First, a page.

Some Like It Soft - Wacker Chemie AG

Some Like It Soft

Synergies with Silicones

In spite of this compelling mechanism, until just a few years ago, acceptance of silicones in the price-sensitive fabric-softener market was muted. However, this is starting to change. Rising raw-material prices are making silicone softening agents ever more attractive. “Esterquats and silicones harmonize particularly well with each other, they complement and even enhance each other’s properties – this makes for attractive synergy effects,” says WACKER chemist Dr. Becker. As a result, mixtures of esterquats and novel functionalized silicones are now being used in fabric softeners more and more frequently (see Figure 1).

  • Softness Test

    In a series of comparative studies, employees tested terry towels that had been washed with and without silicone.

  • Wetting Test

    Water is dripped onto the fabric and then the time taken for the drop to soak in is measured.

  • Ironing Test

    On a sloped surface, chemists test to what extent silicones can simplify the ironing of fabrics.

  • Burghausen Lab

    An employee measuring the contact angle in an analytical lab in Burghausen.

Enhanced Wetting of Fibers

WACKER® FC 218 is a milky, opaque, aqueous macroemulsion of an amino-functional polydimethylsiloxane. Fabric softeners formulated with WACKER® FC 218 render the treated fabrics soft and wrinkle resistant and make them easier to iron. Hydrophilicity, the wetting property of the fibers, is also improved, making the product effective in applications where moisture has to be absorbed quickly by the fabric, as is the case in towels.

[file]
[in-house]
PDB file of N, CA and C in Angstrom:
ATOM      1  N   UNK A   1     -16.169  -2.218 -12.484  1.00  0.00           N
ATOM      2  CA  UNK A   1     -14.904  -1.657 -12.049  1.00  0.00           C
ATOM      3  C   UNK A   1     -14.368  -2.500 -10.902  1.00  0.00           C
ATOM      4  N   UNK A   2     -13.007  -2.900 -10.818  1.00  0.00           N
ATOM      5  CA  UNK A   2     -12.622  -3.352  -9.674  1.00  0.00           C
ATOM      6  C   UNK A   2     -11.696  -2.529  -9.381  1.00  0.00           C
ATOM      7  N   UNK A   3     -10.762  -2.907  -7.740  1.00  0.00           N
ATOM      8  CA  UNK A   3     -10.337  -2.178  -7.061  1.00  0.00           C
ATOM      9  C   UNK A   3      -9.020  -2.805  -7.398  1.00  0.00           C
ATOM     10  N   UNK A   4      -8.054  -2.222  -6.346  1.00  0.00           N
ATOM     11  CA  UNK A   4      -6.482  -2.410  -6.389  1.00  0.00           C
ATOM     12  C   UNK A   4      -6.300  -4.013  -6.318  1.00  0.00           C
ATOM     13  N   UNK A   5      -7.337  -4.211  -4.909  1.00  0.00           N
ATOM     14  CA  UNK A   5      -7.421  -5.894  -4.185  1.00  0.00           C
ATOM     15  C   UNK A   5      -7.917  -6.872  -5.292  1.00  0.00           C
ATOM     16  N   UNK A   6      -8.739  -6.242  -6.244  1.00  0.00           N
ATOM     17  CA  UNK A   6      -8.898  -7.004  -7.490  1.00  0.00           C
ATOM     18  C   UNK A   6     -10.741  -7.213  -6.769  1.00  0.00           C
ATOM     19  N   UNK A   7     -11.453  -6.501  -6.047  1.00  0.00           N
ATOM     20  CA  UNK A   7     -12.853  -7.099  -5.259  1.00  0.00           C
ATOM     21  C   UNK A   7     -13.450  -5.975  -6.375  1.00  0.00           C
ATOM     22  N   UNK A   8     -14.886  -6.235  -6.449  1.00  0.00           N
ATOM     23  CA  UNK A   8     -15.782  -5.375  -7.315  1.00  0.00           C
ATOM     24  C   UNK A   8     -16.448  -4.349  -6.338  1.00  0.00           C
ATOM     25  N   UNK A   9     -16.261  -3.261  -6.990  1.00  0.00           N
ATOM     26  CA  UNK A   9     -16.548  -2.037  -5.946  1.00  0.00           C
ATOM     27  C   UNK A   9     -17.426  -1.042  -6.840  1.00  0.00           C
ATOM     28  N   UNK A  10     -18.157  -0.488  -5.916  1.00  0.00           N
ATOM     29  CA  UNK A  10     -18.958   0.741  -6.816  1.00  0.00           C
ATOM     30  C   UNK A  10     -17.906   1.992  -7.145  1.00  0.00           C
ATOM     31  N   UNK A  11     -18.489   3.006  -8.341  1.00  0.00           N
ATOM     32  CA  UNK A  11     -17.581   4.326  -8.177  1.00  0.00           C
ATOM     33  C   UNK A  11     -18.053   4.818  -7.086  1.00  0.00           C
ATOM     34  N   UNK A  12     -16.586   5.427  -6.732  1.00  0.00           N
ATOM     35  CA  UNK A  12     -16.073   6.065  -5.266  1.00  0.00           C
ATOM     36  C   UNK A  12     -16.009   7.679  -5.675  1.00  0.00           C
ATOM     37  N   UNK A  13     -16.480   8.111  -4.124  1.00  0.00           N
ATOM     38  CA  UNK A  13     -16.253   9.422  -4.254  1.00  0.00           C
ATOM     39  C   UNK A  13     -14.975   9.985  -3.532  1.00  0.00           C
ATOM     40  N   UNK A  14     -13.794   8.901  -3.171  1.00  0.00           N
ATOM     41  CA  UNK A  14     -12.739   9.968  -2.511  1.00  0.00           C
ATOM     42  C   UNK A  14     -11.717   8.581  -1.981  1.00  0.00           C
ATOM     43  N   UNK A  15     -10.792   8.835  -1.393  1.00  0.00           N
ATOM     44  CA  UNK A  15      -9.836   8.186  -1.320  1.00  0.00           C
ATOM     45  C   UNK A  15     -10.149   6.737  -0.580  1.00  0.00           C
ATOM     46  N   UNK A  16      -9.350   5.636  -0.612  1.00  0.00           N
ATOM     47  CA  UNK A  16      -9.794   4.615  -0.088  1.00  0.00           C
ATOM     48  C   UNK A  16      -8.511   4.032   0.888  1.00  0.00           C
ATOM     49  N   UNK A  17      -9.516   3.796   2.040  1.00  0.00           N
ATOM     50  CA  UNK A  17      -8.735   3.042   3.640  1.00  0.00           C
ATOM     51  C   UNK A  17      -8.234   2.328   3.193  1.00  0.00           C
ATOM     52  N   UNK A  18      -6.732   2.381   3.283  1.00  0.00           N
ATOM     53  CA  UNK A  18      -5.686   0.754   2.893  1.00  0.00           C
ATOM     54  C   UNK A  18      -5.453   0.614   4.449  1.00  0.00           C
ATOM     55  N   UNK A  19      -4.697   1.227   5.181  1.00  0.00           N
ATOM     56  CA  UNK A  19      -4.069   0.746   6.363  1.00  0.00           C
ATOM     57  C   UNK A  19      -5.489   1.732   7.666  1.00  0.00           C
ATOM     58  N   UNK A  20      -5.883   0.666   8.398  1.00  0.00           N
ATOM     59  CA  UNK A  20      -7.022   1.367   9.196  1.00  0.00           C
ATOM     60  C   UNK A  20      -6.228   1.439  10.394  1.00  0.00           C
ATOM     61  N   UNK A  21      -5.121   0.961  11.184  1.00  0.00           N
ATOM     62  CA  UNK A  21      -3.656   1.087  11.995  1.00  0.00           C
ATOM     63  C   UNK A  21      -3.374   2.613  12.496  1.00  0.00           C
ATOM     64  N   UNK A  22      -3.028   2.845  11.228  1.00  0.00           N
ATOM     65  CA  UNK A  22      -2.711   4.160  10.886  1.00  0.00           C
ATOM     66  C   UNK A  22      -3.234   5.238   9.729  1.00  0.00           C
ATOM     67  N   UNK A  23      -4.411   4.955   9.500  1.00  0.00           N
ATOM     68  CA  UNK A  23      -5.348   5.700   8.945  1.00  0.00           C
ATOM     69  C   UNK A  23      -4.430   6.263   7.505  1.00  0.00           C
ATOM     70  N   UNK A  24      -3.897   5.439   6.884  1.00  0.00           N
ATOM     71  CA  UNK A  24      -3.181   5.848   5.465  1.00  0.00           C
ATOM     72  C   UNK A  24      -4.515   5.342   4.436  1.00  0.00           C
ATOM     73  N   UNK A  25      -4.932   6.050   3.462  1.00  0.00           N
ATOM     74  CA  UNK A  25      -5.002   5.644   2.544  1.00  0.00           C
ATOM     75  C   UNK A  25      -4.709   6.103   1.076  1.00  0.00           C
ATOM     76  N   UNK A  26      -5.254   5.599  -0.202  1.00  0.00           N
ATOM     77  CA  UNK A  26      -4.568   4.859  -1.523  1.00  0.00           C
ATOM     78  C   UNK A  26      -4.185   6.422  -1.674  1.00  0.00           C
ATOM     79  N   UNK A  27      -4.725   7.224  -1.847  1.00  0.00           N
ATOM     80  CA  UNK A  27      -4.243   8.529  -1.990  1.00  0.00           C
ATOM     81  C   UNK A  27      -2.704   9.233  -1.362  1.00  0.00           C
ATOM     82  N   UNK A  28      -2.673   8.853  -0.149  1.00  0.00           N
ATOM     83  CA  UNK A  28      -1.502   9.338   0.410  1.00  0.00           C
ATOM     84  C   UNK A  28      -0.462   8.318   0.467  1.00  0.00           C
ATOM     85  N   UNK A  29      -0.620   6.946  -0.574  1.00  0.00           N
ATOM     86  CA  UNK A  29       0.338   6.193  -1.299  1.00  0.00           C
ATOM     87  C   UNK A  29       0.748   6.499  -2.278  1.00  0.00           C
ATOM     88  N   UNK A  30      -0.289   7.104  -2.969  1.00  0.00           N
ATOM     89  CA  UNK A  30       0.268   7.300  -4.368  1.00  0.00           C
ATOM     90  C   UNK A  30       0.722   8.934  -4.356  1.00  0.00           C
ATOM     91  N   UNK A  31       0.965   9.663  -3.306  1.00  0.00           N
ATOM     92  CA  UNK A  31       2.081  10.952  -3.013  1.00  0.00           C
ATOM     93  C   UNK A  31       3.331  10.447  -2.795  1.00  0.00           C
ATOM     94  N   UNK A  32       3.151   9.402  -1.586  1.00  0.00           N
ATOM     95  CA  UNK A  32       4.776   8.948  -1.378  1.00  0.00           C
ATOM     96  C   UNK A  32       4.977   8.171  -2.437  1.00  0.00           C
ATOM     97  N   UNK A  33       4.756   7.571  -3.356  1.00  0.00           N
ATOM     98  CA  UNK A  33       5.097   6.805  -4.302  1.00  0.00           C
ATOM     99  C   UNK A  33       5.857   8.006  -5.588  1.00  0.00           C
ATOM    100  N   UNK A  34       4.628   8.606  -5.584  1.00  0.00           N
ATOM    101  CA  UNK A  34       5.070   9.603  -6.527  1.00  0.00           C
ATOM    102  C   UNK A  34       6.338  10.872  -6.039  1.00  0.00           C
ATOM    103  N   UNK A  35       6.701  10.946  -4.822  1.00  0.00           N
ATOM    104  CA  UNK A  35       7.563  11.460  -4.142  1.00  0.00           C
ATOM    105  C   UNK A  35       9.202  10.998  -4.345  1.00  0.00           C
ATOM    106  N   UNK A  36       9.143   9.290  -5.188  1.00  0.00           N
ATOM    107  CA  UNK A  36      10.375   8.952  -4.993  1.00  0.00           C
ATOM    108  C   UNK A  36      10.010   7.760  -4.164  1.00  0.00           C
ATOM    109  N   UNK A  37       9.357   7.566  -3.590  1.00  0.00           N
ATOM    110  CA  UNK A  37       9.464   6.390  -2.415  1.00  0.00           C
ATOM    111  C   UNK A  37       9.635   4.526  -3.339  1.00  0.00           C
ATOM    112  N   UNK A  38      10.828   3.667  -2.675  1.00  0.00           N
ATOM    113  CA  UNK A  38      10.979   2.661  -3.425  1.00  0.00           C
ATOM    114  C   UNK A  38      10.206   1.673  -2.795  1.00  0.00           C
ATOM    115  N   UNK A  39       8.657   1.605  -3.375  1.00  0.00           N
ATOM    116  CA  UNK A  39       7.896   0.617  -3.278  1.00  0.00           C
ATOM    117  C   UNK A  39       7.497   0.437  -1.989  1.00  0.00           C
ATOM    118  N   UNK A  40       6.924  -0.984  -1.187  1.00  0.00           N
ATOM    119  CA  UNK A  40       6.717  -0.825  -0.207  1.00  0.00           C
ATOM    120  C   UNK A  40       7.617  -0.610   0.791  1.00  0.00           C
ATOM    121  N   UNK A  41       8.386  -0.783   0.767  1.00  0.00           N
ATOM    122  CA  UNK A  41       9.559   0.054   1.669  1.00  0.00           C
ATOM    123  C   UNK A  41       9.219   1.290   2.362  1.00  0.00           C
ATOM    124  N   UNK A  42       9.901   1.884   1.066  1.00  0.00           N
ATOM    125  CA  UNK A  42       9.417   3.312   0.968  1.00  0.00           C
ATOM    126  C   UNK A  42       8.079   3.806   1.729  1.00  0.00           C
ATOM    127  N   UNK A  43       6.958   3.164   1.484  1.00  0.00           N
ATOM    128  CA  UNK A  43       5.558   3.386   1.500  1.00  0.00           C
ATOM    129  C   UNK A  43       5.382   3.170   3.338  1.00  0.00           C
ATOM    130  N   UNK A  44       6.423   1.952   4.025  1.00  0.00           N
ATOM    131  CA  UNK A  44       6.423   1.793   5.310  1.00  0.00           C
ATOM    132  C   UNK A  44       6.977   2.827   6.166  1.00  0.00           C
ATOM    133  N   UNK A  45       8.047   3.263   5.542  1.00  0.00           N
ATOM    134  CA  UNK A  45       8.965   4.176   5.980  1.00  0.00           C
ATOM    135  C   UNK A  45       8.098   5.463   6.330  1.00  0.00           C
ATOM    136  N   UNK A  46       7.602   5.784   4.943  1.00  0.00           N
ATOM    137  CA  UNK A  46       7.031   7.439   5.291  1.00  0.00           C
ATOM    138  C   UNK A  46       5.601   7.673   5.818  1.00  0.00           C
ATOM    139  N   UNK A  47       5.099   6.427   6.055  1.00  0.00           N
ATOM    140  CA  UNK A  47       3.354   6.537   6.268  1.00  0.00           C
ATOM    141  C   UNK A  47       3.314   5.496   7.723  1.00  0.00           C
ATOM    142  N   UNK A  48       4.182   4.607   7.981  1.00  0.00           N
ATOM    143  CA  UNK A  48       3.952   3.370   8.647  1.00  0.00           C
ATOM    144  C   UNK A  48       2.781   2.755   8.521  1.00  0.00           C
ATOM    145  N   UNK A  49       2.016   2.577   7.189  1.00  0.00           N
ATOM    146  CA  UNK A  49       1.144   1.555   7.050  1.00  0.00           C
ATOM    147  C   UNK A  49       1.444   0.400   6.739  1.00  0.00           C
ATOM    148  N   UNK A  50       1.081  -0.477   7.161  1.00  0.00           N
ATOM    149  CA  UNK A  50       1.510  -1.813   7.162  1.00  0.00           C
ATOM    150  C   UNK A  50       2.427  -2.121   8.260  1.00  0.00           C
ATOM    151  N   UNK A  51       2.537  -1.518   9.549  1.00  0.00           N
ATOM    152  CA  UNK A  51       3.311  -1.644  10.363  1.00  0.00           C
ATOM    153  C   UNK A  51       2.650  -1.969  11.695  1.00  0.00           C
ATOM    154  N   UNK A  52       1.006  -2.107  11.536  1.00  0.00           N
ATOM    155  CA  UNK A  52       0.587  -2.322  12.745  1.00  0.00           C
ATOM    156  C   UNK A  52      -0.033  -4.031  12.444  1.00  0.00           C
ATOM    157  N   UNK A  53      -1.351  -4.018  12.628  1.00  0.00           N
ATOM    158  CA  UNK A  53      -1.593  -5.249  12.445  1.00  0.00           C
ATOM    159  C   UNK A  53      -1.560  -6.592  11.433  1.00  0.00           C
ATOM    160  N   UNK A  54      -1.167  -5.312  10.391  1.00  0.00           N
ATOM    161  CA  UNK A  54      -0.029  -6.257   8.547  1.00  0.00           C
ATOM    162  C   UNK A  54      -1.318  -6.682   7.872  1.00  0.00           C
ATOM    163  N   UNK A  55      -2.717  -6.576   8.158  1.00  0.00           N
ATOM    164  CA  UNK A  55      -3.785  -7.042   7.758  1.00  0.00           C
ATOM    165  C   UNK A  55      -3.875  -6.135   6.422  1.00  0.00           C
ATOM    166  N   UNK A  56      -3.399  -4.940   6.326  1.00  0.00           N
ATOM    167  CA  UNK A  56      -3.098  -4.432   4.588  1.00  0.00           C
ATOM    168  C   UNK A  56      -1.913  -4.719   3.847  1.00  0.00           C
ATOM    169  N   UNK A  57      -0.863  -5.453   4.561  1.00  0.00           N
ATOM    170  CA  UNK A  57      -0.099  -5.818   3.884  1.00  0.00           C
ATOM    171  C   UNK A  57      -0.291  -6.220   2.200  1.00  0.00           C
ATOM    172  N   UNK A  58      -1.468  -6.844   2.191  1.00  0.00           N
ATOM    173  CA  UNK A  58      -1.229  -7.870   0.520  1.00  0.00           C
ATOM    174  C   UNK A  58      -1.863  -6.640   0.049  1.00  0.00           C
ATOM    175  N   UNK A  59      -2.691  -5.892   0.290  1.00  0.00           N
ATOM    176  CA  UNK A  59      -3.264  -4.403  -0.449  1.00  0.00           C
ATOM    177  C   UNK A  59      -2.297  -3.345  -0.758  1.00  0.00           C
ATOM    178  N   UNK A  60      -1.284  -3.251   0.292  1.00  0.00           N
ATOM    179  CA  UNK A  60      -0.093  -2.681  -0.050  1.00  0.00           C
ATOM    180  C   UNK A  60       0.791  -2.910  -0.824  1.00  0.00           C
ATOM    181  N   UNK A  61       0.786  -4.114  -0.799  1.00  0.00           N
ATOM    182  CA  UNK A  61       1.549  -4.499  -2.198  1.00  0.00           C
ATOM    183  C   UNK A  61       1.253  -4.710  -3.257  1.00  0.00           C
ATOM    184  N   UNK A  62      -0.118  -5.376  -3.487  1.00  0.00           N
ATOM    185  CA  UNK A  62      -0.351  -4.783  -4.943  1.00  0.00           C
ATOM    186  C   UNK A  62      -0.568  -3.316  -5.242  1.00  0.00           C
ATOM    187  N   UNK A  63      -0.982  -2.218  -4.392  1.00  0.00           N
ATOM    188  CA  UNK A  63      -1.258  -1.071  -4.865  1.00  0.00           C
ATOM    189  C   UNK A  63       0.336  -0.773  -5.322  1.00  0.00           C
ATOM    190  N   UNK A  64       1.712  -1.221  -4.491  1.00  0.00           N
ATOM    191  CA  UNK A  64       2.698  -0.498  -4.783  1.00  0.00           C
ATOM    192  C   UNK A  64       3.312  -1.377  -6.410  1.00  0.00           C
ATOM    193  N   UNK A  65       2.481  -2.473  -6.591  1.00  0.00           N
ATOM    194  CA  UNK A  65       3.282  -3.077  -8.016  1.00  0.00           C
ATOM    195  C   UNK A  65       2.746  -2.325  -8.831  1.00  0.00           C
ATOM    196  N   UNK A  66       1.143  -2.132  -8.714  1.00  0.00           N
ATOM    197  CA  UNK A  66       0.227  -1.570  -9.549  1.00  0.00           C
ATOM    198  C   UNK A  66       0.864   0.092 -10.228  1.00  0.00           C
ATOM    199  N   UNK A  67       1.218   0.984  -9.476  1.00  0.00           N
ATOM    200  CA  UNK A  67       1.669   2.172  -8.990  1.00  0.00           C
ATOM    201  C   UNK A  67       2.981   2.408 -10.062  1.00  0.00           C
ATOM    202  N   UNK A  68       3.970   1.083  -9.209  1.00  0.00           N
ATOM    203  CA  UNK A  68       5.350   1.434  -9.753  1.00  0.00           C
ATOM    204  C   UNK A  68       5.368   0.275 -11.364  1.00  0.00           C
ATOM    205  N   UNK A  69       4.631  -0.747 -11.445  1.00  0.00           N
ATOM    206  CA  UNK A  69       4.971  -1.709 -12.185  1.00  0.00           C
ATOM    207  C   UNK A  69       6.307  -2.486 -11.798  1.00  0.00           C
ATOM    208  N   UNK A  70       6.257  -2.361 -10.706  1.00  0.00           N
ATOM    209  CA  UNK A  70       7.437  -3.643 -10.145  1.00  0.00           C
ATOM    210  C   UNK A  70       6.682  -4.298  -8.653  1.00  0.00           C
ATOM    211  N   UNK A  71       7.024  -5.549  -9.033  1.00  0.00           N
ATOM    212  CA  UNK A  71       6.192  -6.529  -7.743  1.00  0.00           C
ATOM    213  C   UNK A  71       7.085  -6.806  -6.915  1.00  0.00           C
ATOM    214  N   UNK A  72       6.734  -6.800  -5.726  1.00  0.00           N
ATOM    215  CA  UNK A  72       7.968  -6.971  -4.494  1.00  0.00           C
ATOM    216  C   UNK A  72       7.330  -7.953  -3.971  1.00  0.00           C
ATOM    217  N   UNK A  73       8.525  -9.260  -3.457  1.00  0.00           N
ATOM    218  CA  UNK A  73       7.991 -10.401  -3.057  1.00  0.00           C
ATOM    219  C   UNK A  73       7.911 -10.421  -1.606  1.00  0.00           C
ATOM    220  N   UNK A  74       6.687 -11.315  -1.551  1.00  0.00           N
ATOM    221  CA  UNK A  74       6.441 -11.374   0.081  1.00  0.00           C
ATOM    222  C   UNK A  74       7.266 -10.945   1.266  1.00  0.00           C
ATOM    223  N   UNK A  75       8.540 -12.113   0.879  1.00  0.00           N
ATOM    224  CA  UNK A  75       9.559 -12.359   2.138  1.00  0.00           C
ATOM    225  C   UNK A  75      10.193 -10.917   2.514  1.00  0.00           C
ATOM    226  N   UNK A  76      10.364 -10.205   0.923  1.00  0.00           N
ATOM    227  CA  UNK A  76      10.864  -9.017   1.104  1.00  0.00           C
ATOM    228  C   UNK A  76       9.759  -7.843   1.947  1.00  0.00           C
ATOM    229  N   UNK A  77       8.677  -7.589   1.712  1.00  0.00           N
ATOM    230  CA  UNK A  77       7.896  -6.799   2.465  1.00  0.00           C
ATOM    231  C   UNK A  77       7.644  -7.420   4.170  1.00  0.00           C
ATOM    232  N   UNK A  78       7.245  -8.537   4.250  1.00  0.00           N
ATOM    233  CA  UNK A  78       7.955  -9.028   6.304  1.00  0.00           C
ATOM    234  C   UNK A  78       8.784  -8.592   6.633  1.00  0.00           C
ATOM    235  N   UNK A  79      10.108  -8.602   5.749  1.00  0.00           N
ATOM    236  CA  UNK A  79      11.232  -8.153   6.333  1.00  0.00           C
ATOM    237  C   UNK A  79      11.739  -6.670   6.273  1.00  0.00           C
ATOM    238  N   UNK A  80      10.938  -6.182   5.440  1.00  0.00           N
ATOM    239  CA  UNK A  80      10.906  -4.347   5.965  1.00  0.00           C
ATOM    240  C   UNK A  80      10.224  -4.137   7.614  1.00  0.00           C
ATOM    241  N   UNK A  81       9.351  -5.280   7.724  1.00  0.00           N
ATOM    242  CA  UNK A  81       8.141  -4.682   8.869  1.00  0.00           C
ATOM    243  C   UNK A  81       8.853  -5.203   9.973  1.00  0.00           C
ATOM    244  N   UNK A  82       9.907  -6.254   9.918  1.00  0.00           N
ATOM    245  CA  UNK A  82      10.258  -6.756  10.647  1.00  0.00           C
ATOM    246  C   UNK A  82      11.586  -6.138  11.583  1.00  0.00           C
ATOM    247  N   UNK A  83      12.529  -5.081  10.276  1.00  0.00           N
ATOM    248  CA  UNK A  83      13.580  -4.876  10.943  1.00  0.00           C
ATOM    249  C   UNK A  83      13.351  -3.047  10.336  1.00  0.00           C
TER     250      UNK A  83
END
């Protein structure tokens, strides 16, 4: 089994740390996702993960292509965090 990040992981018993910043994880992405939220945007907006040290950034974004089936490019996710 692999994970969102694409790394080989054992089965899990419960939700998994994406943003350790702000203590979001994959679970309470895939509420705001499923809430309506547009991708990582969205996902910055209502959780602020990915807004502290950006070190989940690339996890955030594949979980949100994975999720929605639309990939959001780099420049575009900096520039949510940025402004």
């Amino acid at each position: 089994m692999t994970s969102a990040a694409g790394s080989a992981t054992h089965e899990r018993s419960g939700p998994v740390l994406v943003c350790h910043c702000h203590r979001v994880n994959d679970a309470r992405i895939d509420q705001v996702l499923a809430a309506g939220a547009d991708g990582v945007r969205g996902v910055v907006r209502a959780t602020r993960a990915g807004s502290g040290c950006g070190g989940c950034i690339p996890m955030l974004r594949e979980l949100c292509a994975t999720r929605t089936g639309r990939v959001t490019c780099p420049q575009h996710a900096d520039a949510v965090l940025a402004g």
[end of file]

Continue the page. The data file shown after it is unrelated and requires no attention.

To determine how WACKER® FC 218 silicone fluid emulsions influence the properties of a fabric softener, Dr. Becker had the softness, water uptake and ease of ironing of freshly treated fabrics tested at the applications laboratory in Burghausen. A fabric softener formulated with ten percent esterquat and no silicone was compared to a formulation with a reduced 6.5 percent esterquat content and 1.29 percent silicone added.


The chemists in Burghausen examined the ability to absorb water of the two formulations – with and without WACKER® FC 218 – using the TEGEWA drop test. This is a standardized test method of the German TEGEWA – an industrial association whose members include manufacturers of textile auxiliaries and detergent raw materials.

Drip and Measure

To determine the wetting property, a droplet (70 microliters) of deionized water is carefully dripped onto the fabric and then the time taken for the drop to fully soak in is measured. The laboratory staff carry out this measurement three times on each of several, usually five, different places on the fabric and then calculate a mean value. Its outcome showed that the water-uptake speed increased significantly when the fabric softener was formulated with silicone: textile fibers were wetted after an average of about 16 seconds; with no silicone added, wetting took approximately 90 seconds. (Figure 1).